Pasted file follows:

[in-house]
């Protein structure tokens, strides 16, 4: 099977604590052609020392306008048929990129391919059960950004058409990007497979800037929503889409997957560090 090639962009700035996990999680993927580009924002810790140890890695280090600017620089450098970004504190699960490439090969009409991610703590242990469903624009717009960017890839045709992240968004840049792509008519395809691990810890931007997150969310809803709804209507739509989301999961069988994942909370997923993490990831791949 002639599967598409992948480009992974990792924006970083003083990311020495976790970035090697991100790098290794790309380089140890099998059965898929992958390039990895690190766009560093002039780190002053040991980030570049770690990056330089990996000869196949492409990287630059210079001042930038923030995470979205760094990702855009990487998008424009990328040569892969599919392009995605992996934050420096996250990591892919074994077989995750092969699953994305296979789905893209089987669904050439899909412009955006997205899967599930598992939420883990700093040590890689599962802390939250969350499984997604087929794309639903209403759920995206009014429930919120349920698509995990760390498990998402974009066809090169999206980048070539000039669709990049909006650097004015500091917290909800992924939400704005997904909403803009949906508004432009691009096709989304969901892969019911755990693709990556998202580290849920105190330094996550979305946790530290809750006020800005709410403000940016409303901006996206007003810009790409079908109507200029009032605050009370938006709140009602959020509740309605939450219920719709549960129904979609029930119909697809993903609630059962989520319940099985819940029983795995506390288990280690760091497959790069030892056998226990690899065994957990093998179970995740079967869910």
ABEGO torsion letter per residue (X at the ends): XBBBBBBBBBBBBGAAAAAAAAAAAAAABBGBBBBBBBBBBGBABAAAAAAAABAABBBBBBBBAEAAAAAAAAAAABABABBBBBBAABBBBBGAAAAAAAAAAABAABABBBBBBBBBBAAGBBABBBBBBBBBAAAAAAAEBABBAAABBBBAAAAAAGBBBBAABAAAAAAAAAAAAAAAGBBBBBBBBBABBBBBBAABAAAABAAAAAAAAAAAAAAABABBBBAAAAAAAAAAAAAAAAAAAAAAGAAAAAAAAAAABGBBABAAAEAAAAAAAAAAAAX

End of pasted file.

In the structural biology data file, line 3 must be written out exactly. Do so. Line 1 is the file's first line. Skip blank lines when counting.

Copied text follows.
ABEGO torsion letter per residue (X at the ends): XBBBBBBBBBBBBGAAAAAAAAAAAAAABBGBBBBBBBBBBGBABAAAAAAAABAABBBBBBBBAEAAAAAAAAAAABABABBBBBBAABBBBBGAAAAAAAAAAABAABABBBBBBBBBBAAGBBABBBBBBBBBAAAAAAAEBABBAAABBBBAAAAAAGBBBBAABAAAAAAAAAAAAAAAGBBBBBBBBBABBBBBBAABAAAABAAAAAAAAAAAAAAABABBBBAAAAAAAAAAAAAAAAAAAAAAGAAAAAAAAAAABGBBABAAAEAAAAAAAAAAAAX